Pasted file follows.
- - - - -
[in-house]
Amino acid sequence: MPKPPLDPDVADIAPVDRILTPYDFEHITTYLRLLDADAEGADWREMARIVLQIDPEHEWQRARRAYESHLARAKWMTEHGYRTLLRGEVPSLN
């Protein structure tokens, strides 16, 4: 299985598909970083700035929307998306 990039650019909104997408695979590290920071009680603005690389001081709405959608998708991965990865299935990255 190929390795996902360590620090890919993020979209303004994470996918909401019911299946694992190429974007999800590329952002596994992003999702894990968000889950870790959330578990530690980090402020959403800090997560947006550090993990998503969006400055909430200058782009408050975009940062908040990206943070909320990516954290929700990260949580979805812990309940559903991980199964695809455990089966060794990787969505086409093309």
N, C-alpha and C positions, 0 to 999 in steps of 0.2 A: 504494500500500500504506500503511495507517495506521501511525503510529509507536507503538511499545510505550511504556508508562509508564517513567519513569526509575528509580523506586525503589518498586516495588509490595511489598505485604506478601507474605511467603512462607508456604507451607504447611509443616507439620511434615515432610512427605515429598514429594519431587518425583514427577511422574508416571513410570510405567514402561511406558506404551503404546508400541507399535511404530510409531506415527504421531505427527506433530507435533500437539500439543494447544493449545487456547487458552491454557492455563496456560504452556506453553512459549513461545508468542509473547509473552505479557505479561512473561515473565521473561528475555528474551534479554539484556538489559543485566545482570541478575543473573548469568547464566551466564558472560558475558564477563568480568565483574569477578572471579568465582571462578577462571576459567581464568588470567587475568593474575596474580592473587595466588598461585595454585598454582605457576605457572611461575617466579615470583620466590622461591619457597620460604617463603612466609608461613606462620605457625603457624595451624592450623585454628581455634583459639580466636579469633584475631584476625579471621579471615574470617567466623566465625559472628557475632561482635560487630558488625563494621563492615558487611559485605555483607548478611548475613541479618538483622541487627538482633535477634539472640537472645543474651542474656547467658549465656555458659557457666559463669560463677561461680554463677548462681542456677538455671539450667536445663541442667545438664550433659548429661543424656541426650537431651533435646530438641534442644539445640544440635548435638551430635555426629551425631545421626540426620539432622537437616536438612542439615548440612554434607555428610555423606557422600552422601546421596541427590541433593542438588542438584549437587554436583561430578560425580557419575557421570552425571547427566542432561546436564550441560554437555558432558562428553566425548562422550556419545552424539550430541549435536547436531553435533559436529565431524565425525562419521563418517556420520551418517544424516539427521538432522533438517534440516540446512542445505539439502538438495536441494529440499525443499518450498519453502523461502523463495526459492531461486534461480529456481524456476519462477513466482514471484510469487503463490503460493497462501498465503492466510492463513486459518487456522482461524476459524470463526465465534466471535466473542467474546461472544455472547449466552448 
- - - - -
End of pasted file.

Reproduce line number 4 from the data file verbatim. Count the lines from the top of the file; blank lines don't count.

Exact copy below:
N, C-alpha and C positions, 0 to 999 in steps of 0.2 A: 504494500500500500504506500503511495507517495506521501511525503510529509507536507503538511499545510505550511504556508508562509508564517513567519513569526509575528509580523506586525503589518498586516495588509490595511489598505485604506478601507474605511467603512462607508456604507451607504447611509443616507439620511434615515432610512427605515429598514429594519431587518425583514427577511422574508416571513410570510405567514402561511406558506404551503404546508400541507399535511404530510409531506415527504421531505427527506433530507435533500437539500439543494447544493449545487456547487458552491454557492455563496456560504452556506453553512459549513461545508468542509473547509473552505479557505479561512473561515473565521473561528475555528474551534479554539484556538489559543485566545482570541478575543473573548469568547464566551466564558472560558475558564477563568480568565483574569477578572471579568465582571462578577462571576459567581464568588470567587475568593474575596474580592473587595466588598461585595454585598454582605457576605457572611461575617466579615470583620466590622461591619457597620460604617463603612466609608461613606462620605457625603457624595451624592450623585454628581455634583459639580466636579469633584475631584476625579471621579471615574470617567466623566465625559472628557475632561482635560487630558488625563494621563492615558487611559485605555483607548478611548475613541479618538483622541487627538482633535477634539472640537472645543474651542474656547467658549465656555458659557457666559463669560463677561461680554463677548462681542456677538455671539450667536445663541442667545438664550433659548429661543424656541426650537431651533435646530438641534442644539445640544440635548435638551430635555426629551425631545421626540426620539432622537437616536438612542439615548440612554434607555428610555423606557422600552422601546421596541427590541433593542438588542438584549437587554436583561430578560425580557419575557421570552425571547427566542432561546436564550441560554437555558432558562428553566425548562422550556419545552424539550430541549435536547436531553435533559436529565431524565425525562419521563418517556420520551418517544424516539427521538432522533438517534440516540446512542445505539439502538438495536441494529440499525443499518450498519453502523461502523463495526459492531461486534461480529456481524456476519462477513466482514471484510469487503463490503460493497462501498465503492466510492463513486459518487456522482461524476459524470463526465465534466471535466473542467474546461472544455472547449466552448 